The Secret Memoirs of the Courts of Europe: William II, Germany; Francis Joseph, Austria-Hungary, Volume I. (of 2)
Mme. La Marquise de Fontenoy

Part 3 out of 5

a general of the Prussian army, he anticipated retrieving the prestige
and fame which he had lost as ruler of Bulgaria.

Prince Bismarck, however, set his face strongly against the match on
the ground that it would impair the friendly relations between the
Courts of Berlin and St. Petersburg, Prince Alexander being for
personal reasons an object of the most intense animosity to the late
czar. Indeed, it was this hatred on the part of the late Emperor of
Russia that had rendered it impossible for Prince Alexander to retain
his throne of Bulgaria. Old Emperor William, supported his chancellor
in the matter, and while the late Emperor Frederick, at that time
merely crown prince, remained quite passive, the cause of Princess
Victoria and Prince Alexander was strongly championed by Empress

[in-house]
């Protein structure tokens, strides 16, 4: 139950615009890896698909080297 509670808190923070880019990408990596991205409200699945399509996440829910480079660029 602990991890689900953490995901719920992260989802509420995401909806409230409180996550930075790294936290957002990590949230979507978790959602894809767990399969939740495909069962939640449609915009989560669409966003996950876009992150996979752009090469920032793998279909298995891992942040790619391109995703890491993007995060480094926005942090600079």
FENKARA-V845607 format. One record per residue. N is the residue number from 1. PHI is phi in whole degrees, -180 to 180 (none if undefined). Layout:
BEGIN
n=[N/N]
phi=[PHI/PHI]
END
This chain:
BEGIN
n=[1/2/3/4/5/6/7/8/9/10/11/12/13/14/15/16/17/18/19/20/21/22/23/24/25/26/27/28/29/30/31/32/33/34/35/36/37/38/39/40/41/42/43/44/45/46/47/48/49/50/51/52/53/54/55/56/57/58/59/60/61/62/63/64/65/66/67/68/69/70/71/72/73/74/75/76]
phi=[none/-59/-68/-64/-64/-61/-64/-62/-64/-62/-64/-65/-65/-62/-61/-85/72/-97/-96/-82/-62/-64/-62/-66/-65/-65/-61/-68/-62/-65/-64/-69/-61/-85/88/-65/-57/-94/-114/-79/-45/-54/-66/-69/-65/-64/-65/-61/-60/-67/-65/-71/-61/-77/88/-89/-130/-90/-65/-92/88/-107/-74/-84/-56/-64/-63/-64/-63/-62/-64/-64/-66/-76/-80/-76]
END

Frederick and Queen Victoria. The controversy continued even after the
death of old Emperor William, and finally, in face of the persistent
hostility in the matter displayed by Prince Bismarck, and by the
present kaiser, it was arranged that the couple should be married, not
in Germany, but in England, at Windsor Castle, and that they should
make their home elsewhere than in Germany. This, however, did not meet
the views of Prince Alexander, who thus saw all his ambition for a
military career in the German army frustrated instead of promoted by
the union. So at the very last moment, within a few days of the date
appointed for the wedding at Windsor, and after all the trousseau had
been purchased and the wedding presents bought, he deliberately
jilted his royal fiancee, and married at Nice, an actress named Mlle.
Loesinger, an offspring of the valet and the cook of the old Austrian
General Faviani.

The prince, it may be remembered, subsequently abandoned the title
and status of a Prince Battenberg, secured the title of Count Hartenau
from his father's old friend and comrade, the Emperor of Austria, as